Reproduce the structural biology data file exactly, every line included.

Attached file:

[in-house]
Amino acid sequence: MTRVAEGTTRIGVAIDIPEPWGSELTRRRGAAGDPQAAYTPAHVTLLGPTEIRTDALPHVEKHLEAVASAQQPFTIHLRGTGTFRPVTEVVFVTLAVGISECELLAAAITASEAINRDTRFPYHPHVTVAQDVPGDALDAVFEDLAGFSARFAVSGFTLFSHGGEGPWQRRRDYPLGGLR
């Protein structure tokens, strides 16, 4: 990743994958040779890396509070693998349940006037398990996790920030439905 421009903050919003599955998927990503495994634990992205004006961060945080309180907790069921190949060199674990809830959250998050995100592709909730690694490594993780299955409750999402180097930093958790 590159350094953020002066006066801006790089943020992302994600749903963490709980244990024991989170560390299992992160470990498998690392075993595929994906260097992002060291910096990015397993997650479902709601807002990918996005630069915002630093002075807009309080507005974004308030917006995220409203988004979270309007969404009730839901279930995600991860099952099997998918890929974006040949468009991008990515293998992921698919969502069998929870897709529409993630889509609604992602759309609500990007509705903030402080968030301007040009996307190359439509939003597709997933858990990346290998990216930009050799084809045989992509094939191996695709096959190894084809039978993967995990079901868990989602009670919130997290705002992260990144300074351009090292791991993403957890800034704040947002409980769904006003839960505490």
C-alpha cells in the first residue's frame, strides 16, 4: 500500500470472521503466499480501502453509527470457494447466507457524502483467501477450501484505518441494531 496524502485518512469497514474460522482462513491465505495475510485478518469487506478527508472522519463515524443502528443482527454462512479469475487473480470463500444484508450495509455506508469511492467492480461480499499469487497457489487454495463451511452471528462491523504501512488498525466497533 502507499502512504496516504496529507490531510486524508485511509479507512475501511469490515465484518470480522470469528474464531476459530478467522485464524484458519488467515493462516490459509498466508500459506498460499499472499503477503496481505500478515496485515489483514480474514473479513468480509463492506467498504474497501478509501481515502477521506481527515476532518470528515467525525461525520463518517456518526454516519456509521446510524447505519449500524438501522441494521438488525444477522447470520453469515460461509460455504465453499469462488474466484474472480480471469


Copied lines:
[in-house]
Amino acid sequence: MTRVAEGTTRIGVAIDIPEPWGSELTRRRGAAGDPQAAYTPAHVTLLGPTEIRTDALPHVEKHLEAVASAQQPFTIHLRGTGTFRPVTEVVFVTLAVGISECELLAAAITASEAINRDTRFPYHPHVTVAQDVPGDALDAVFEDLAGFSARFAVSGFTLFSHGGEGPWQRRRDYPLGGLR
């Protein structure tokens, strides 16, 4: 990743994958040779890396509070693998349940006037398990996790920030439905 421009903050919003599955998927990503495994634990992205004006961060945080309180907790069921190949060199674990809830959250998050995100592709909730690694490594993780299955409750999402180097930093958790 590159350094953020002066006066801006790089943020992302994600749903963490709980244990024991989170560390299992992160470990498998690392075993595929994906260097992002060291910096990015397993997650479902709601807002990918996005630069915002630093002075807009309080507005974004308030917006995220409203988004979270309007969404009730839901279930995600991860099952099997998918890929974006040949468009991008990515293998992921698919969502069998929870897709529409993630889509609604992602759309609500990007509705903030402080968030301007040009996307190359439509939003597709997933858990990346290998990216930009050799084809045989992509094939191996695709096959190894084809039978993967995990079901868990989602009670919130997290705002992260990144300074351009090292791991993403957890800034704040947002409980769904006003839960505490």
C-alpha cells in the first residue's frame, strides 16, 4: 500500500470472521503466499480501502453509527470457494447466507457524502483467501477450501484505518441494531 496524502485518512469497514474460522482462513491465505495475510485478518469487506478527508472522519463515524443502528443482527454462512479469475487473480470463500444484508450495509455506508469511492467492480461480499499469487497457489487454495463451511452471528462491523504501512488498525466497533 502507499502512504496516504496529507490531510486524508485511509479507512475501511469490515465484518470480522470469528474464531476459530478467522485464524484458519488467515493462516490459509498466508500459506498460499499472499503477503496481505500478515496485515489483514480474514473479513468480509463492506467498504474497501478509501481515502477521506481527515476532518470528515467525525461525520463518517456518526454516519456509521446510524447505519449500524438501522441494521438488525444477522447470520453469515460461509460455504465453499469462488474466484474472480480471469